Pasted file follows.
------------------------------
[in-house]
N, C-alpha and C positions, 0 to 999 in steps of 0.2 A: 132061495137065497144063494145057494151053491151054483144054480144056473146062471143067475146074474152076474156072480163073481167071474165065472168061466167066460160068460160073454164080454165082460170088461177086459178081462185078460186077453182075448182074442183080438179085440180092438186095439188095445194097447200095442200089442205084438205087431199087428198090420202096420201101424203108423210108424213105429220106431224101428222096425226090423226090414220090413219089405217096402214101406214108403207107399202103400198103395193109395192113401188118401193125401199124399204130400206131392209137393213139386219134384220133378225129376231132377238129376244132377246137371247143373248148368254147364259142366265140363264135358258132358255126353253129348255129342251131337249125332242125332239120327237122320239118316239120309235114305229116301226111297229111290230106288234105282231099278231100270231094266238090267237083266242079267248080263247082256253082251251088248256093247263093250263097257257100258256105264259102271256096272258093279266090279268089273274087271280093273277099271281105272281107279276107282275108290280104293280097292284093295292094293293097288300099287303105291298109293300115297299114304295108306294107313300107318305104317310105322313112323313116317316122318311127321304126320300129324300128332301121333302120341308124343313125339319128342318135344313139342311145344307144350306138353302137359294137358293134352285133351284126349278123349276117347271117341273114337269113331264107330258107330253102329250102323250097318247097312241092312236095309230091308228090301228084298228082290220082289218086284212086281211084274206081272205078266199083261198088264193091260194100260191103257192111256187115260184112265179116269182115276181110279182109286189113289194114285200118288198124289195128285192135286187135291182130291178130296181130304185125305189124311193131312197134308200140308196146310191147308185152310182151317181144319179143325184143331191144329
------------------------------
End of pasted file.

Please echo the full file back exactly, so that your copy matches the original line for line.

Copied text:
[in-house]
N, C-alpha and C positions, 0 to 999 in steps of 0.2 A: 132061495137065497144063494145057494151053491151054483144054480144056473146062471143067475146074474152076474156072480163073481167071474165065472168061466167066460160068460160073454164080454165082460170088461177086459178081462185078460186077453182075448182074442183080438179085440180092438186095439188095445194097447200095442200089442205084438205087431199087428198090420202096420201101424203108423210108424213105429220106431224101428222096425226090423226090414220090413219089405217096402214101406214108403207107399202103400198103395193109395192113401188118401193125401199124399204130400206131392209137393213139386219134384220133378225129376231132377238129376244132377246137371247143373248148368254147364259142366265140363264135358258132358255126353253129348255129342251131337249125332242125332239120327237122320239118316239120309235114305229116301226111297229111290230106288234105282231099278231100270231094266238090267237083266242079267248080263247082256253082251251088248256093247263093250263097257257100258256105264259102271256096272258093279266090279268089273274087271280093273277099271281105272281107279276107282275108290280104293280097292284093295292094293293097288300099287303105291298109293300115297299114304295108306294107313300107318305104317310105322313112323313116317316122318311127321304126320300129324300128332301121333302120341308124343313125339319128342318135344313139342311145344307144350306138353302137359294137358293134352285133351284126349278123349276117347271117341273114337269113331264107330258107330253102329250102323250097318247097312241092312236095309230091308228090301228084298228082290220082289218086284212086281211084274206081272205078266199083261198088264193091260194100260191103257192111256187115260184112265179116269182115276181110279182109286189113289194114285200118288198124289195128285192135286187135291182130291178130296181130304185125305189124311193131312197134308200140308196146310191147308185152310182151317181144319179143325184143331191144329